How do I illustrate an aging fantasy creature?
Marie Obrien, US
Answer Brynn replies
Showing age in your imaginary creatures is a great way to incorporate story and believability into your design. In order to paint an aging fantasy creature, we must think about how real-life animals and organisms show their age.
To get started, I’ll concept a creature’s bust. I’m not too worried about age just yet, but I know that I’m depicting an adult rather than a juvenile so I make sure its eyes aren’t too big and that it’s features aren’t too soft.
When we think about age, we think about experience. The idea is that this creature has lived long enough to go through a lot of different experiences, good and bad. We can utilise visual cues like scarring and wrinkles to indicate past battles, facial movement over time and sun damage. Discoloured fur and skin can indicate more sun damage and overall cell damage. If you’ve ever met an older dog, you’ll know the tell-tale grey fur that shows up on most dogs’ faces. Greying out one of the eyes could also show that the creature has started to go blind. Broken or worn-down teeth and horns can also indicate a long life. You can also indicate age with posture.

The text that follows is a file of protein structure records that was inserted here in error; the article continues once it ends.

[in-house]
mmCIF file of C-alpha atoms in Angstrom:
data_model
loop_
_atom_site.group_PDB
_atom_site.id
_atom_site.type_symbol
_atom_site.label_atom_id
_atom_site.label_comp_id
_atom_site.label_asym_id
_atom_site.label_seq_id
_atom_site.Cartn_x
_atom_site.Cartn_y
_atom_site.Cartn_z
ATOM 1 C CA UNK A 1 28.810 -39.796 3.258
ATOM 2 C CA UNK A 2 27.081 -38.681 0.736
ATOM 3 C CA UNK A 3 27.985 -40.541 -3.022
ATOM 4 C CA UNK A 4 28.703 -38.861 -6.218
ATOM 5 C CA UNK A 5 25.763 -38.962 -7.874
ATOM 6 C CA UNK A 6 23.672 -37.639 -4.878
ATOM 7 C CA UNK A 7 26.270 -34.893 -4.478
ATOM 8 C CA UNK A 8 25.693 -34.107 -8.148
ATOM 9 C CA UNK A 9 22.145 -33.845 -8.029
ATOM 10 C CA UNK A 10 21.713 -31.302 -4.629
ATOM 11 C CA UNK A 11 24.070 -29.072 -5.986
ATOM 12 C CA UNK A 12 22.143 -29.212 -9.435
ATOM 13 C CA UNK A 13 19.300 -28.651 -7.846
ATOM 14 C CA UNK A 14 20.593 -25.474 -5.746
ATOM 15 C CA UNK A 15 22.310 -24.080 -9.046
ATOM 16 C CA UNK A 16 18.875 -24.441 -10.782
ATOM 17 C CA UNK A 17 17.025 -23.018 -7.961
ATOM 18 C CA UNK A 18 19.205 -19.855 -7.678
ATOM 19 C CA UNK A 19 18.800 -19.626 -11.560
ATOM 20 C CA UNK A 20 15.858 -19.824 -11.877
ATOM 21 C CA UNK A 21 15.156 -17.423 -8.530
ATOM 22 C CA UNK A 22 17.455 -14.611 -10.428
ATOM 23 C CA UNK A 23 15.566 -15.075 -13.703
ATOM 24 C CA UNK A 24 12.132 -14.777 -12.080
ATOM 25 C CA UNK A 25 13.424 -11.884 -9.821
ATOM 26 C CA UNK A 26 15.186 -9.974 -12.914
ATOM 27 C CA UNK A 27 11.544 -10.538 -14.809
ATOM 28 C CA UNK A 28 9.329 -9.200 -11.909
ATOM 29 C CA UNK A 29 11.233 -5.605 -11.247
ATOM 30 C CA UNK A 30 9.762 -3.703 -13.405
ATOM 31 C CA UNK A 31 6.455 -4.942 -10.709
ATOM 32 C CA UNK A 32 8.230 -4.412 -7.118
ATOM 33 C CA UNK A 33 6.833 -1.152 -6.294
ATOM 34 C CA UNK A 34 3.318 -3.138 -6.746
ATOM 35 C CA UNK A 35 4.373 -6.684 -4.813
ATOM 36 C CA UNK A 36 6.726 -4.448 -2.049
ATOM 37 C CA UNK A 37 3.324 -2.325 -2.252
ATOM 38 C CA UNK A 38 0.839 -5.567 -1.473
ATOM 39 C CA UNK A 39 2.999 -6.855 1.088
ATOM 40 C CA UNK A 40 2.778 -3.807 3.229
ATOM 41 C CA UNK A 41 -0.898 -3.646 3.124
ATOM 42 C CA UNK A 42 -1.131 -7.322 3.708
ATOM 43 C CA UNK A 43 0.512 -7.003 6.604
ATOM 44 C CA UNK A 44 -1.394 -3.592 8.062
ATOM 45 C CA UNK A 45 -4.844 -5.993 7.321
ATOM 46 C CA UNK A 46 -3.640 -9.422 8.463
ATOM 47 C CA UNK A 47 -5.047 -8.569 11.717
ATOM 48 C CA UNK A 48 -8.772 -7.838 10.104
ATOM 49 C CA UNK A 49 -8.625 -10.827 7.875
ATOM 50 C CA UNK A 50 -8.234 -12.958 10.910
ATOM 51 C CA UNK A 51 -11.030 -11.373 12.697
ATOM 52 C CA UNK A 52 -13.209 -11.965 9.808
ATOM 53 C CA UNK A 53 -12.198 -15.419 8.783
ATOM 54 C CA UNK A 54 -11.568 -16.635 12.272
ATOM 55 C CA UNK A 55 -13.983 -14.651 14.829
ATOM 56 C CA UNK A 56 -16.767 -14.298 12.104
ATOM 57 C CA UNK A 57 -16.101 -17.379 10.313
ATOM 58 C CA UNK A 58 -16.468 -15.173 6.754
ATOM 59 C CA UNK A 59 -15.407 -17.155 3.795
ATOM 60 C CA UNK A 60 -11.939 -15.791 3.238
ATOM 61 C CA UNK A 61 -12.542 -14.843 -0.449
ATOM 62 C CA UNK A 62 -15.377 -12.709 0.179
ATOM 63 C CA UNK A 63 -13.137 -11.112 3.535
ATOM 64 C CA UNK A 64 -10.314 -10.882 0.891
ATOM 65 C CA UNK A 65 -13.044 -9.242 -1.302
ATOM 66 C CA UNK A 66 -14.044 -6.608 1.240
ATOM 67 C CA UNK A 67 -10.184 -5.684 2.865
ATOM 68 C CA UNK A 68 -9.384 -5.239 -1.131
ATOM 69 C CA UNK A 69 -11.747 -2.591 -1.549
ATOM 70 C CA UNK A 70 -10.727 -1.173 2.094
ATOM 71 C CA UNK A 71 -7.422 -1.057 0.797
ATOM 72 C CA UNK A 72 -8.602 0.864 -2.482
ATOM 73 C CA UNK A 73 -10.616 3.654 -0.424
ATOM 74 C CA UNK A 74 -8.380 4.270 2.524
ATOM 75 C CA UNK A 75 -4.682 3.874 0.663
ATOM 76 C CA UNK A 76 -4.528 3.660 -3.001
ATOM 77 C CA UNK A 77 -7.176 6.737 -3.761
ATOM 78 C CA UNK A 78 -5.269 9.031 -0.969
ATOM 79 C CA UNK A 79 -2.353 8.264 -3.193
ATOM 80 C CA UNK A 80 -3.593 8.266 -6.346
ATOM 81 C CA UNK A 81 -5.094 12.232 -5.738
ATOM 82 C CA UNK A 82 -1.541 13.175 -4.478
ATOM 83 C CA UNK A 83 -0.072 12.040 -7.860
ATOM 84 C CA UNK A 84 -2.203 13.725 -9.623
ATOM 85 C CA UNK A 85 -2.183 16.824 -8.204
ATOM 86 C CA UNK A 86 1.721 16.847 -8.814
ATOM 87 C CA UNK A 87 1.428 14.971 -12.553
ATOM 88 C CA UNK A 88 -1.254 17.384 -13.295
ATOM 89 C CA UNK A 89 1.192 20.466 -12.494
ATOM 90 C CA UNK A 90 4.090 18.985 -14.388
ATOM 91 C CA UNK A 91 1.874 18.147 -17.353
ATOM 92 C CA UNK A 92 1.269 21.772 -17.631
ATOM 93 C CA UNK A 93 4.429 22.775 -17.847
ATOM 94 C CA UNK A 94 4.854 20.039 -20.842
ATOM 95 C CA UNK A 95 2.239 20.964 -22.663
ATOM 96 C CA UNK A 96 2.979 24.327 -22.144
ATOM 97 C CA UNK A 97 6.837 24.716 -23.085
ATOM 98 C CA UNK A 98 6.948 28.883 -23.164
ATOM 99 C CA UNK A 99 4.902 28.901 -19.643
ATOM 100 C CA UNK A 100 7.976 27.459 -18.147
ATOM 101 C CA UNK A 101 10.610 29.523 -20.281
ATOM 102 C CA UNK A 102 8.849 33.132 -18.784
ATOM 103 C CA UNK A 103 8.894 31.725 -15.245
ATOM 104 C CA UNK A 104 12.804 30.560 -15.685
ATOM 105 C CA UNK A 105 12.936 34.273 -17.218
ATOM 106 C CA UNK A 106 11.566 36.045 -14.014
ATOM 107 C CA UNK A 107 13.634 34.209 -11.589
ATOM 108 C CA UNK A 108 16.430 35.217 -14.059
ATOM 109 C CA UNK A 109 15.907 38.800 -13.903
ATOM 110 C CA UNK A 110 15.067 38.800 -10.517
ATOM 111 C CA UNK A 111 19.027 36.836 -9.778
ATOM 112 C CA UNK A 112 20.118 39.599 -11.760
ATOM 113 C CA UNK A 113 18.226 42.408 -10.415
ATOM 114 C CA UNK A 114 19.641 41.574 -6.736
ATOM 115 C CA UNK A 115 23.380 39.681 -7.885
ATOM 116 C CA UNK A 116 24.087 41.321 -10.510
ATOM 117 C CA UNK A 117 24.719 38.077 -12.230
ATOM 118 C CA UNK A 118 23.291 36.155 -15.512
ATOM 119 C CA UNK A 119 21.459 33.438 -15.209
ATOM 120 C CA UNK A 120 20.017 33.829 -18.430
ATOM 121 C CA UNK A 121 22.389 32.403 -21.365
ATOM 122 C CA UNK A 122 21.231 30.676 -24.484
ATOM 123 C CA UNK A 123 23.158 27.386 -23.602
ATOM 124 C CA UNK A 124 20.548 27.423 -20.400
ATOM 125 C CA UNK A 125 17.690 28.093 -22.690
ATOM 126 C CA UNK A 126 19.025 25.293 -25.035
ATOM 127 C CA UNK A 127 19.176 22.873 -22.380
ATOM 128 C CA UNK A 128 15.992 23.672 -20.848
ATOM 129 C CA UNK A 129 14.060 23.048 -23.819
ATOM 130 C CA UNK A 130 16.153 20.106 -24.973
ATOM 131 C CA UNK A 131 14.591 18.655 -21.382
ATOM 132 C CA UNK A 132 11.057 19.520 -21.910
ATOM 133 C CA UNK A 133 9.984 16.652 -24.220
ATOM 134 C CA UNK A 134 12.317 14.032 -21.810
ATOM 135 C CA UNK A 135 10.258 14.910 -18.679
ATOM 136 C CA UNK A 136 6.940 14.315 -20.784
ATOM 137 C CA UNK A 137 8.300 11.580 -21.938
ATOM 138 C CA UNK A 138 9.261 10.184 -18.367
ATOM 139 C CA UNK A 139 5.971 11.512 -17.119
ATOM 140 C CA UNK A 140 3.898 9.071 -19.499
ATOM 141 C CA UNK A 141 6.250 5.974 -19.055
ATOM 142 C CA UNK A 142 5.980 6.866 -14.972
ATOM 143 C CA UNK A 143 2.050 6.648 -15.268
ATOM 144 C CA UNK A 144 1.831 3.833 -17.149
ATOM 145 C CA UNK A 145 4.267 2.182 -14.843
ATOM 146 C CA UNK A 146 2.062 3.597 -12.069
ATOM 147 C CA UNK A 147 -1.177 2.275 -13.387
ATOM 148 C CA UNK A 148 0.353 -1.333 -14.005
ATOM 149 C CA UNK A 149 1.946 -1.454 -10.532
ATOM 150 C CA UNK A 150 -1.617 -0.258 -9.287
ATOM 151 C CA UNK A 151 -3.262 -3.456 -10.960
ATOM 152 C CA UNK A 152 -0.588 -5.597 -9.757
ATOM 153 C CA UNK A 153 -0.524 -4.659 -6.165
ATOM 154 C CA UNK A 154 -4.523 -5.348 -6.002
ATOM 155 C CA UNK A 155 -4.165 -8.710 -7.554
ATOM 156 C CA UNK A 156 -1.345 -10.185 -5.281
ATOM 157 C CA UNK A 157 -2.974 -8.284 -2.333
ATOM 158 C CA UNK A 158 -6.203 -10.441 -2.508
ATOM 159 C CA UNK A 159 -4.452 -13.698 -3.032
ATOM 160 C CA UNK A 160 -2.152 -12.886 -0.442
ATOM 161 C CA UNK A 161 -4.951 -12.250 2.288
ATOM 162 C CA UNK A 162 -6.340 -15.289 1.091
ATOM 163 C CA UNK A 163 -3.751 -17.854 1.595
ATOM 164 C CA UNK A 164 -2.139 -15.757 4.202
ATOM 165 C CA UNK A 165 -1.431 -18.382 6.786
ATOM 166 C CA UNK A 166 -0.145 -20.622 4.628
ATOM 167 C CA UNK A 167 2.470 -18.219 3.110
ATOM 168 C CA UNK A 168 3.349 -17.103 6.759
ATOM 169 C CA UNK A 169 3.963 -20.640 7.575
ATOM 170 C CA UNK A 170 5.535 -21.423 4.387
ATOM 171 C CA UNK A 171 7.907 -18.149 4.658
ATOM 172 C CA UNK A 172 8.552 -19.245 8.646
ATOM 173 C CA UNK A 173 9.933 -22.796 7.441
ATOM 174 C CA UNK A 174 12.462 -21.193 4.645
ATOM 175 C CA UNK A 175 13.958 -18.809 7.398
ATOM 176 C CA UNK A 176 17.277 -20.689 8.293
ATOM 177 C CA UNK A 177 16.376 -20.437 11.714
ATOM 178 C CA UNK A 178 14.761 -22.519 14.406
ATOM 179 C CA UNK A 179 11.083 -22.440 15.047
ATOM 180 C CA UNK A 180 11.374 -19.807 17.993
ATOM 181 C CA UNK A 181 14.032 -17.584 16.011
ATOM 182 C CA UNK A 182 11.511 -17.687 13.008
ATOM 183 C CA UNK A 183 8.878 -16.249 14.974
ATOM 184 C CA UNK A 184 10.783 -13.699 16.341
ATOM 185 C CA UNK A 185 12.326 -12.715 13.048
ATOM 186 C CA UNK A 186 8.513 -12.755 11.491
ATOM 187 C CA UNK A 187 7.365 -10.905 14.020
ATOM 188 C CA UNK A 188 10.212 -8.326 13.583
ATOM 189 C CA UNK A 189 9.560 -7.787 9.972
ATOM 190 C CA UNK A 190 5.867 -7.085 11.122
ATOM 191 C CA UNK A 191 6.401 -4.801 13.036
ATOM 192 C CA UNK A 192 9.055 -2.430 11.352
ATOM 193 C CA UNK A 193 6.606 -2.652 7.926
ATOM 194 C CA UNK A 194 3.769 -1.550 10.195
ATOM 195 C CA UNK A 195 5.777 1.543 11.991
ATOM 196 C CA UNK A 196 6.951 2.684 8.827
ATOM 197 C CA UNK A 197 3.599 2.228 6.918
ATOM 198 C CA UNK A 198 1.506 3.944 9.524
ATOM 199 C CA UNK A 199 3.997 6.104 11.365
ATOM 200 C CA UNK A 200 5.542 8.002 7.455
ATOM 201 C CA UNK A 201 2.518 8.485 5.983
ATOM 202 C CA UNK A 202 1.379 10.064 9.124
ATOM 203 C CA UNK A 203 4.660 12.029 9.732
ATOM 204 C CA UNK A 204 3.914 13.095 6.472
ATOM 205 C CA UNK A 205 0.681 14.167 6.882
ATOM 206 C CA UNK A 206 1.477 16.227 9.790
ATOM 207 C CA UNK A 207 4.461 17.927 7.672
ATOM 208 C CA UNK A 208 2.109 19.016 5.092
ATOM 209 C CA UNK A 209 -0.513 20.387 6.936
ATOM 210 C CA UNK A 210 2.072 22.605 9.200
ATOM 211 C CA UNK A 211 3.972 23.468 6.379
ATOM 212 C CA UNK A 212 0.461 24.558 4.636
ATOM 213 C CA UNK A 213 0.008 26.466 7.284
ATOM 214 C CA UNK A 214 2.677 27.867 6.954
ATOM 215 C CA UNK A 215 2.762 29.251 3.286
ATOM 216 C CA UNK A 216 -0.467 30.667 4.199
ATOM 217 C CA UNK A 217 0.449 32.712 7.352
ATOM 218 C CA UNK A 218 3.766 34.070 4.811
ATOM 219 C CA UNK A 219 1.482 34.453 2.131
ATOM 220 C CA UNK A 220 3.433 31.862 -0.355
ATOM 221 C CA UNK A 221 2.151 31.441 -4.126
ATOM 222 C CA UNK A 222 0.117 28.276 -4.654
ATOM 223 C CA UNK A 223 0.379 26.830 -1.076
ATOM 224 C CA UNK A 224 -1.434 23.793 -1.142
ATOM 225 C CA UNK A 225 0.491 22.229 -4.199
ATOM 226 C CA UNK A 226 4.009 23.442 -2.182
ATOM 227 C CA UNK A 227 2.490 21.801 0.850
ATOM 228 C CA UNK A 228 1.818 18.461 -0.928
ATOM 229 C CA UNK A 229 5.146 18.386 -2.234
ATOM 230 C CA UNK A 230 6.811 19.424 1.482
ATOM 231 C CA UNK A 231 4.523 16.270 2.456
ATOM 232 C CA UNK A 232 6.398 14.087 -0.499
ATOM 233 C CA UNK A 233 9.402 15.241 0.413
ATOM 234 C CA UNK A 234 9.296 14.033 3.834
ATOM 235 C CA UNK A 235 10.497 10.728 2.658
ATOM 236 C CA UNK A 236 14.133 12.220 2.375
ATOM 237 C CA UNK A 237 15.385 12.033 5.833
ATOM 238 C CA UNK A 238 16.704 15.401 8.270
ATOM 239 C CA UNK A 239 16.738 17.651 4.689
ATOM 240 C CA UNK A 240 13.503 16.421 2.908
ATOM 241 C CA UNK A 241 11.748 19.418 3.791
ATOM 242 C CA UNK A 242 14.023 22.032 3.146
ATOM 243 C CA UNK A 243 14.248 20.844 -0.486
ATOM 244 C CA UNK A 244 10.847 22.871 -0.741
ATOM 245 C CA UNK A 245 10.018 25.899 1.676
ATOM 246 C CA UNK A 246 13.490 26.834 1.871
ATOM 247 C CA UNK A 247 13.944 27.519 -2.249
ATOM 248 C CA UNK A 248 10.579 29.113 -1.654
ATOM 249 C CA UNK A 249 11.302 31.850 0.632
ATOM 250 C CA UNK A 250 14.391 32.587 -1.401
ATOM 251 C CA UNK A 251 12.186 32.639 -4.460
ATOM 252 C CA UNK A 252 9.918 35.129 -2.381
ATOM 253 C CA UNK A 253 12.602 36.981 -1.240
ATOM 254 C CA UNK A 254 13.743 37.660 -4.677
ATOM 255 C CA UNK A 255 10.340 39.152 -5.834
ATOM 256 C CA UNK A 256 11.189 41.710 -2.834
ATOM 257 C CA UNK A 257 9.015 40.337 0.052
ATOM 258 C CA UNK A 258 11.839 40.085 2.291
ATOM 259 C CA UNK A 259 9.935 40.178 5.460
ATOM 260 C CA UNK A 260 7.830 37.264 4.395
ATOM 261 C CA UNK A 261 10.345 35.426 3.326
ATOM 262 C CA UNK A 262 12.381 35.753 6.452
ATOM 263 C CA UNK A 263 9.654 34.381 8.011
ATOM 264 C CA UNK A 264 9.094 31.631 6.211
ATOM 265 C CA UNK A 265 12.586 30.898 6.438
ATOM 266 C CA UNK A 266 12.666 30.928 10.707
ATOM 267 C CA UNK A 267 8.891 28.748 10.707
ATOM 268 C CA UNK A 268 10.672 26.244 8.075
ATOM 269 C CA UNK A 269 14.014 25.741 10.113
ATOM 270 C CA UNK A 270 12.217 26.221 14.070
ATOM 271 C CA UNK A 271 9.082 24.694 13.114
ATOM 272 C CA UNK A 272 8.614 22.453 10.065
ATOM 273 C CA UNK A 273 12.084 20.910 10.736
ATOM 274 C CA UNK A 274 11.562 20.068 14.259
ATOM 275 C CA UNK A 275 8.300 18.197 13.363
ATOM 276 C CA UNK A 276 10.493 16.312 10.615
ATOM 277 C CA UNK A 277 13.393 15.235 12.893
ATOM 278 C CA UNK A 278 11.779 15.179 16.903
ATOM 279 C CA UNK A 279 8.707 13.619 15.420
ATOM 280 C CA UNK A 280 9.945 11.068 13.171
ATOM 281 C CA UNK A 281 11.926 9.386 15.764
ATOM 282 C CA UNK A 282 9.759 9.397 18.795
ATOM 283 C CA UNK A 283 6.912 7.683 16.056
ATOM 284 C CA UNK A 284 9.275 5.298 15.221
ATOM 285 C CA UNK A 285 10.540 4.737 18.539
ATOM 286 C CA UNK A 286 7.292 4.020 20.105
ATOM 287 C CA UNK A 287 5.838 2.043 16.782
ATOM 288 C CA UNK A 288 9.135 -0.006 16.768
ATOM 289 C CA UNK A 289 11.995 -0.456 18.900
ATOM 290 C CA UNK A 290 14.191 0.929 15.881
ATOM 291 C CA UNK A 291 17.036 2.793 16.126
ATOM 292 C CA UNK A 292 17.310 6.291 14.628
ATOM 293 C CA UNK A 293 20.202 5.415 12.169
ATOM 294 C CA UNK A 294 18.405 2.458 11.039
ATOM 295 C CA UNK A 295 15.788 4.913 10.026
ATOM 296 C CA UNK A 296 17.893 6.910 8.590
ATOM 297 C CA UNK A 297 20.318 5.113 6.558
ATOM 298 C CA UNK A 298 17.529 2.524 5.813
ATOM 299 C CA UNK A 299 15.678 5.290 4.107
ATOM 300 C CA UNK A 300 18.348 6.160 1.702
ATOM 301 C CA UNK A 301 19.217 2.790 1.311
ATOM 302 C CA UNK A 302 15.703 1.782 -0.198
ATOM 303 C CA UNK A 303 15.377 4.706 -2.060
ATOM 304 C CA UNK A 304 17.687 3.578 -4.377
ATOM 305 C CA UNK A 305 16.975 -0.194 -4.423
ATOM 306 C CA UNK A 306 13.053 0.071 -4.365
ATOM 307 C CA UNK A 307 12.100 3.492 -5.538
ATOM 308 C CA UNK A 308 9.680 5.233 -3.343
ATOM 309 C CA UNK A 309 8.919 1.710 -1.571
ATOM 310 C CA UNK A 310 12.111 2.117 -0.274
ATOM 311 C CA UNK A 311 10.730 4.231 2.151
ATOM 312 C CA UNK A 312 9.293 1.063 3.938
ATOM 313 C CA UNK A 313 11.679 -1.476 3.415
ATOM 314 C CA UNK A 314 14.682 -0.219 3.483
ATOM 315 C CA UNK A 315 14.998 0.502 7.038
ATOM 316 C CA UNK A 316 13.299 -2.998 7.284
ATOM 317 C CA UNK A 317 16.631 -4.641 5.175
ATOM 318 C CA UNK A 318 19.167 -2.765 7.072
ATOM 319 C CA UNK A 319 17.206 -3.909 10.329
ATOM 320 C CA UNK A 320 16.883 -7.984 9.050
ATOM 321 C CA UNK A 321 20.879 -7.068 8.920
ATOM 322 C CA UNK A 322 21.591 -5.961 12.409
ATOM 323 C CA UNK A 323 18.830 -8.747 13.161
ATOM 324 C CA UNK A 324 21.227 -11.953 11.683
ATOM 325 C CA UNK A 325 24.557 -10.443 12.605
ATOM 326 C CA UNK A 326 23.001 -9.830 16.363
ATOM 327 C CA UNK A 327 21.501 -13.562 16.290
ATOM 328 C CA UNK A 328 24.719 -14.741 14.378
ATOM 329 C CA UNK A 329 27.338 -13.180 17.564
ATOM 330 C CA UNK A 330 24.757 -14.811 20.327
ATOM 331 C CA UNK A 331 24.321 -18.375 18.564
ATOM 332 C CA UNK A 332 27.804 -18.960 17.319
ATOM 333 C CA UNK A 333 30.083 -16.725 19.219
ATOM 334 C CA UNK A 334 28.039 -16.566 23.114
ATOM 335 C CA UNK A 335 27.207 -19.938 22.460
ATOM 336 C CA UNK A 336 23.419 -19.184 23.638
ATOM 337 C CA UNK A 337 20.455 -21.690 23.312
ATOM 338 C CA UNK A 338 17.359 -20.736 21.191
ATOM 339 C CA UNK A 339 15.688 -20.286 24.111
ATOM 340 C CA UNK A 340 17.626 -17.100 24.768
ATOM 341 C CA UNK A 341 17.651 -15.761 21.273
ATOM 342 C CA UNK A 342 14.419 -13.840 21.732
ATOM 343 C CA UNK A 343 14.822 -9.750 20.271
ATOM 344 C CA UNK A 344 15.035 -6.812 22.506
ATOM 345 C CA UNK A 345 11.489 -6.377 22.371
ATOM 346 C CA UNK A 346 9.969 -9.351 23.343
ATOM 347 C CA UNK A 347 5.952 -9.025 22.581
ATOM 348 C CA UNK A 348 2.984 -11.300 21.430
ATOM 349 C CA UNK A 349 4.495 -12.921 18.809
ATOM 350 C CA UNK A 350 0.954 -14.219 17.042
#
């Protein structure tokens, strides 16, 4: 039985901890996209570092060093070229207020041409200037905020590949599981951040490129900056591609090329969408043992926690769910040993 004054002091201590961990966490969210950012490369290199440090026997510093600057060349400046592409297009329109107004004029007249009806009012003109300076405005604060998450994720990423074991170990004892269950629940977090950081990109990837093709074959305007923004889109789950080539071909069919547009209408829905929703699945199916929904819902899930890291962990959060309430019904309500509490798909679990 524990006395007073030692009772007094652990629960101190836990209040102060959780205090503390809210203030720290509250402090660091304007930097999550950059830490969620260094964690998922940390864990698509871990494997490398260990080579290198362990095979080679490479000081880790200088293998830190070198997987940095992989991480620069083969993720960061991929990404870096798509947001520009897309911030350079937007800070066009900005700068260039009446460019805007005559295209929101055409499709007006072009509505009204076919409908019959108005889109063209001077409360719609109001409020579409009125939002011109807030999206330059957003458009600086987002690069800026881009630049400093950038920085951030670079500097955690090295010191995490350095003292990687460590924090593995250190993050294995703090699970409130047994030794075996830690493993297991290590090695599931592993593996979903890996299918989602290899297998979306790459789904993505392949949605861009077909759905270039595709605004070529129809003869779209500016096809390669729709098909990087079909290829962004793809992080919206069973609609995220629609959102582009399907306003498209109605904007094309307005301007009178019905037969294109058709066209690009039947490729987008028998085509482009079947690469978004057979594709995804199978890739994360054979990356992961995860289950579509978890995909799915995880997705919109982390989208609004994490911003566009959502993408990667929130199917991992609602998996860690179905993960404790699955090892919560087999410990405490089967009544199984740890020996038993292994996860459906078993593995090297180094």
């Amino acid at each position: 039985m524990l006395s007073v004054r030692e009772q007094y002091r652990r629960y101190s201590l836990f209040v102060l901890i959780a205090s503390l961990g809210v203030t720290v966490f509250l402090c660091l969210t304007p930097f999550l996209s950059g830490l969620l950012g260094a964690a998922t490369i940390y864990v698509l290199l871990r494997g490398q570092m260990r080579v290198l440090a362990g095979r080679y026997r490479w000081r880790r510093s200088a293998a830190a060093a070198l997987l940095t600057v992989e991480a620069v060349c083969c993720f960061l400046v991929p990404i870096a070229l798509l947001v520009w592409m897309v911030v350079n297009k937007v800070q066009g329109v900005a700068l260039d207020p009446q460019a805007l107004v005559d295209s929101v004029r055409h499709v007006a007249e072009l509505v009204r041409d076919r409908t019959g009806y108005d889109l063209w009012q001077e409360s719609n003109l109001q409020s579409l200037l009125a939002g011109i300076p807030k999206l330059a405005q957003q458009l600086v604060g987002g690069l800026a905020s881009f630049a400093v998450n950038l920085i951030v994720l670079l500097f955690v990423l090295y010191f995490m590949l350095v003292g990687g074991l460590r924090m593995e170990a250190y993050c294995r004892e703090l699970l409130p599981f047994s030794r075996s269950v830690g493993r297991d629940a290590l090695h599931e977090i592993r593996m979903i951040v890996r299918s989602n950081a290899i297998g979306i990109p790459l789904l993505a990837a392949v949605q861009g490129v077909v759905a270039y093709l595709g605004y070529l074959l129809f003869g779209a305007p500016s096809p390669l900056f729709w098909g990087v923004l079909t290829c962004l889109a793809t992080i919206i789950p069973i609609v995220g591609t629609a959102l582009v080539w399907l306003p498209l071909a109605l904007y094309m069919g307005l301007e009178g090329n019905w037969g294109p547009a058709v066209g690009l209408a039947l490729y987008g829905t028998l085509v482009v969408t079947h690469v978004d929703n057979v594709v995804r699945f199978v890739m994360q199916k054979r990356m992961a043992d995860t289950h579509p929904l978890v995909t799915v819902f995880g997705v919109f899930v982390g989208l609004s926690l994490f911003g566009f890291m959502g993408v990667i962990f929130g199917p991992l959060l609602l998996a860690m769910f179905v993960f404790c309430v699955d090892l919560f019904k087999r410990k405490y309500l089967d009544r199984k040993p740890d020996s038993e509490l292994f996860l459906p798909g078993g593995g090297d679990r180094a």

Aged creatures will always look more interesting than clean or new-looking creatures, so try to incorporate a lived-in look into your design work.
Keep the lines and wrinkles random – it will feel more natural this way. Painting in your textures individually will help, as will asymmetrical features. Adding in irregular shapes like long whiskers, discoloured skin and a hunched posture can help sell the idea that this creature is old.